Two fighter jets yesterday collided in midair in a training exercise, causing one to crash and dislodging four air-to-air missiles.
The Air Force said two F-5E fighters of the 8th Fighter Wing were conducting the drill Close Air Support near Pocheon, located 46 kilometers north of Seoul, as part of its annual land, sea and air operations training when one fighter hit another from behind.
The former jet lost balance after the collision and crashed into a rice paddy in Pocheon, but the pilot ejected safely.
The other jet safely returned to an air base in Wonju, Gangwon Province, though the tip of its right rear wing was damaged.
All of the four AIM-9L missiles two from each jet fell to the ground after the collision.
The Air Force said the downed missiles did not detonate and no civilian damage was reported.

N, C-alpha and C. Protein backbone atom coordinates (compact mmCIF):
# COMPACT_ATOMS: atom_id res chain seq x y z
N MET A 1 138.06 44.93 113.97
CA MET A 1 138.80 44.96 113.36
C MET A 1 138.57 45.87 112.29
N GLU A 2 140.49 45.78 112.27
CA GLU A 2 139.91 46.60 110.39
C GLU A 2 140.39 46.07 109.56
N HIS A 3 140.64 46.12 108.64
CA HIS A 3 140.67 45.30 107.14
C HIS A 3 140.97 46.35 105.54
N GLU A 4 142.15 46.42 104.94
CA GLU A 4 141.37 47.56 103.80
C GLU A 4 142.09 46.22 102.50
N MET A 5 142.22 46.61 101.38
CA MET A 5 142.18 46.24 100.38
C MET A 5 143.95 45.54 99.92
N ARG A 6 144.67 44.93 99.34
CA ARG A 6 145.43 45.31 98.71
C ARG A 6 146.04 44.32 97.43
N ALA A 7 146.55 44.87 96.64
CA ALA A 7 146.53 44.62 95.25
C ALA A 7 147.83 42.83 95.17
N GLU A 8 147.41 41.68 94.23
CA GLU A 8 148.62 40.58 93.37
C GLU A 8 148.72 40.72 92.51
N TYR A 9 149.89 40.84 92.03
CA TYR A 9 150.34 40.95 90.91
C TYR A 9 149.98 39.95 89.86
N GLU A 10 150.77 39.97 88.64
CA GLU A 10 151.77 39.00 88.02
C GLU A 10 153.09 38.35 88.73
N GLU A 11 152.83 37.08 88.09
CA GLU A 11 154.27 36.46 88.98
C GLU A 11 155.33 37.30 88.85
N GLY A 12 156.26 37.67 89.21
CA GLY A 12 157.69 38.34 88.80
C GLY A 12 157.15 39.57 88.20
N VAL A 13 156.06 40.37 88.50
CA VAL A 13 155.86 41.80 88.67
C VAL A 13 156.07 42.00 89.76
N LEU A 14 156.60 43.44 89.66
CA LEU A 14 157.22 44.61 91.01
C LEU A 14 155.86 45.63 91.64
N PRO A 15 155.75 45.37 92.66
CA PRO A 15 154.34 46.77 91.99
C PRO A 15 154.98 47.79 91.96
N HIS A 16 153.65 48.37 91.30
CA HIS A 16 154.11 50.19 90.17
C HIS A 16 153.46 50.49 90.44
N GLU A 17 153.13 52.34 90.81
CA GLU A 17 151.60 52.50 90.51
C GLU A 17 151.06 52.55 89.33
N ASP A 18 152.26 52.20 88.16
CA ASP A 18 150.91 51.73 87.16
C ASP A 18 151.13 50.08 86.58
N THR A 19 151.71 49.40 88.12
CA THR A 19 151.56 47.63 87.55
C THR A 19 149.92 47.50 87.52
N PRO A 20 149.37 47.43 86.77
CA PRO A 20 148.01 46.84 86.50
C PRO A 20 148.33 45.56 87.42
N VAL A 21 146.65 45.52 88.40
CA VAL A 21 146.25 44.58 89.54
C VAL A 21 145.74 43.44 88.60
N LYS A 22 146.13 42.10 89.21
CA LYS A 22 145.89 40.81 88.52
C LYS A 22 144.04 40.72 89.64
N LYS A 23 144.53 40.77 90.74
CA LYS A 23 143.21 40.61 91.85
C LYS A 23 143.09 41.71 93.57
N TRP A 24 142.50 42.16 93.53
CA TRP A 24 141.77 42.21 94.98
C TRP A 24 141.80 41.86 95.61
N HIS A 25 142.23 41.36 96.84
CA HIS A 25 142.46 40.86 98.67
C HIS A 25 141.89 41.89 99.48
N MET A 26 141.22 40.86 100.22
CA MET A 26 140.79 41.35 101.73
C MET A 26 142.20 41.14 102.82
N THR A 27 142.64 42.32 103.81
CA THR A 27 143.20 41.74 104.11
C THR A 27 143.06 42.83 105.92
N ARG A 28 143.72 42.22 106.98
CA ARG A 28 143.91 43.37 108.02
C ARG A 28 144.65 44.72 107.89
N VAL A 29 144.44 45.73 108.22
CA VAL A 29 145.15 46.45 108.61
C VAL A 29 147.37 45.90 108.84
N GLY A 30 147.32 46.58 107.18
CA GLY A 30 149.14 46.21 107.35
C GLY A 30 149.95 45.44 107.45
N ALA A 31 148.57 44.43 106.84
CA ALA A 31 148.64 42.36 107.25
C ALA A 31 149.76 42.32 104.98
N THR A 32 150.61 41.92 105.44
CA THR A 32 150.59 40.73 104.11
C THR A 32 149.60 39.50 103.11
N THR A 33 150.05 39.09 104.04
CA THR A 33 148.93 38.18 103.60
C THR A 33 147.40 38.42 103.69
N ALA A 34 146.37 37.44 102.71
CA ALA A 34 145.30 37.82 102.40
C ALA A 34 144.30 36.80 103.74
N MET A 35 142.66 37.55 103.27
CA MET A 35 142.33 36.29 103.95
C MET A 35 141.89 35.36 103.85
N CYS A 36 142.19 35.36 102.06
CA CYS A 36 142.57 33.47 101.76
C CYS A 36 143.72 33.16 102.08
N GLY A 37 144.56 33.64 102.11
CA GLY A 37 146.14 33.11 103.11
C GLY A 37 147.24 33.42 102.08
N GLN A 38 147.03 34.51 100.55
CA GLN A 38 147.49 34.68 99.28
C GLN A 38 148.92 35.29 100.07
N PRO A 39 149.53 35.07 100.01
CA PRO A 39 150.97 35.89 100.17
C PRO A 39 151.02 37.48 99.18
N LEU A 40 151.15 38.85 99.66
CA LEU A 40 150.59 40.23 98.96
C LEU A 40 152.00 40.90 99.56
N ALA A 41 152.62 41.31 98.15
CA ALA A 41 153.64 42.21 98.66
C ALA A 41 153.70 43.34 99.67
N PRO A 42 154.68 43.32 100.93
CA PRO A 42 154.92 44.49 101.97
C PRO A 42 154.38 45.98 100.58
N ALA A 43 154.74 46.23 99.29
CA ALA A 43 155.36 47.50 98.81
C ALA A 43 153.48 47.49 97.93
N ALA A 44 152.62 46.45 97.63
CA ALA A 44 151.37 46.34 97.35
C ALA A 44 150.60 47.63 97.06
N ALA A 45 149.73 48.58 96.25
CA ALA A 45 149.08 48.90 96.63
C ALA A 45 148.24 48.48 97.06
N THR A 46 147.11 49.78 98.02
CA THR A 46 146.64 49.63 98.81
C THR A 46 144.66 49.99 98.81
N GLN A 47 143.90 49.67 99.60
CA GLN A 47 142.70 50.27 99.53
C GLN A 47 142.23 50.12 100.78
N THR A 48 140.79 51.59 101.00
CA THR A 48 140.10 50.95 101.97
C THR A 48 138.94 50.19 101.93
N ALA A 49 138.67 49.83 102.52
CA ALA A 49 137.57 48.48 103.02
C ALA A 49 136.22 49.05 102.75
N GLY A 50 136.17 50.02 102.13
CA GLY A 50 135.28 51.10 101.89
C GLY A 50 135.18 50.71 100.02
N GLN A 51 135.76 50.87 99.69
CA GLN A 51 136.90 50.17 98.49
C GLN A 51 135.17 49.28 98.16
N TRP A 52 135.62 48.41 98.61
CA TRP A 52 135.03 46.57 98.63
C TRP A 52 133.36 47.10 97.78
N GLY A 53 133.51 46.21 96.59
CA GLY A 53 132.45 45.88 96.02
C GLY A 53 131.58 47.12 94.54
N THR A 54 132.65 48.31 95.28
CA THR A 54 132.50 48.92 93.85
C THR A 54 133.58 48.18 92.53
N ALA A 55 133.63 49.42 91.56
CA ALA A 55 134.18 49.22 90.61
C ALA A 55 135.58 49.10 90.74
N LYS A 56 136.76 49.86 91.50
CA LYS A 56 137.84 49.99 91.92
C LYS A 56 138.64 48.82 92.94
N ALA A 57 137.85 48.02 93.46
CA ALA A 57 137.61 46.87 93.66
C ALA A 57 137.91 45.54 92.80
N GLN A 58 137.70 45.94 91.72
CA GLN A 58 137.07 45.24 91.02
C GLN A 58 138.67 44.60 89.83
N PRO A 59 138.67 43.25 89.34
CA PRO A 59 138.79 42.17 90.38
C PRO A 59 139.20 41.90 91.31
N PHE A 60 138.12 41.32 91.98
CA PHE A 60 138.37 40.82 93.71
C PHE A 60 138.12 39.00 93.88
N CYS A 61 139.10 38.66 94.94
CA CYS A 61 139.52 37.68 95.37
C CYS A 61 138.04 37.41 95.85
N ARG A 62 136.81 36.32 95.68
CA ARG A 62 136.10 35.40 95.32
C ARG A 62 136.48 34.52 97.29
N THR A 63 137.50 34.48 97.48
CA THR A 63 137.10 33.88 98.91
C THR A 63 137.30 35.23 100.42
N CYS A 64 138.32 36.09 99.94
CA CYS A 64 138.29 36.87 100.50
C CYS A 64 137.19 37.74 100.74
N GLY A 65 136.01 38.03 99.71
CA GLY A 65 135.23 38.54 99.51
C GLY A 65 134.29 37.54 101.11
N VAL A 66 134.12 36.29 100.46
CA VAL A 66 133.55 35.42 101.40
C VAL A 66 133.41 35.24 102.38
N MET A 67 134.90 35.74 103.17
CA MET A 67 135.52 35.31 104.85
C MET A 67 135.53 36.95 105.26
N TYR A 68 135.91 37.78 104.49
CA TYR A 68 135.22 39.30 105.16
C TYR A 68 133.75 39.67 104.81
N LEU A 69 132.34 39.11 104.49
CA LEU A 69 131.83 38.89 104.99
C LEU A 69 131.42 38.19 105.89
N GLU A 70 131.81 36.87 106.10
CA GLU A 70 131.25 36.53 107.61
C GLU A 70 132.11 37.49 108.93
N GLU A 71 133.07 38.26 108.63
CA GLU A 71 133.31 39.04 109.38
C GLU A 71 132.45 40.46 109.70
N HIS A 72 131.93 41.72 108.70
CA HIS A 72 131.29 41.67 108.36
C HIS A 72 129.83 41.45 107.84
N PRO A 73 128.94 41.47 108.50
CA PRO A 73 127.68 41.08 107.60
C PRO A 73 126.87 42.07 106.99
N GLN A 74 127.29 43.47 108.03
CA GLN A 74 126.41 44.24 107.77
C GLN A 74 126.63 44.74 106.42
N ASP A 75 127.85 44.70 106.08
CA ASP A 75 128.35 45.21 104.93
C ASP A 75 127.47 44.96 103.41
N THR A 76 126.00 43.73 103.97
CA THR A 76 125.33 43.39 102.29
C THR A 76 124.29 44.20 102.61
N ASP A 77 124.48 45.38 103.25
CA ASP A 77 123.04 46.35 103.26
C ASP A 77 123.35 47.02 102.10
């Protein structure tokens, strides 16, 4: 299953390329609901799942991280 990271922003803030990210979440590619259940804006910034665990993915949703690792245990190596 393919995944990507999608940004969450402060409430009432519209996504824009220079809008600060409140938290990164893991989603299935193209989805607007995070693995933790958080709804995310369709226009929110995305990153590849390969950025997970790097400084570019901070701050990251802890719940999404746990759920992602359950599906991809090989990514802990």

One of the three recovered missiles was found behind a village church 200 meters from the site of the crash. The second was recovered near the crash site, and the third was found in a nearby mountain 2.5 kilometers away.
The explosive ordinance disposal team recovered three of the four missiles from the crash site and a nearby mountain and is trying to locate the remaining one, an Air Force source said. Air-to-air missiles do not detonate because they are activated only by a switch that sends an electronic signal.
All flights by F-5E fighter jets were canceled and an investigation team was formed to probe the cause of collision.
The F-5E jets were manufactured by U.S. aerospace giant Northrop (now Northrop Grumman Corp.) in 1974, and one of the old fighters were imported by the Korean Air Force in 1978.
The Air Force has some 180 F-5 series jets including the F-5E that account for 30 percent of its fighter jets.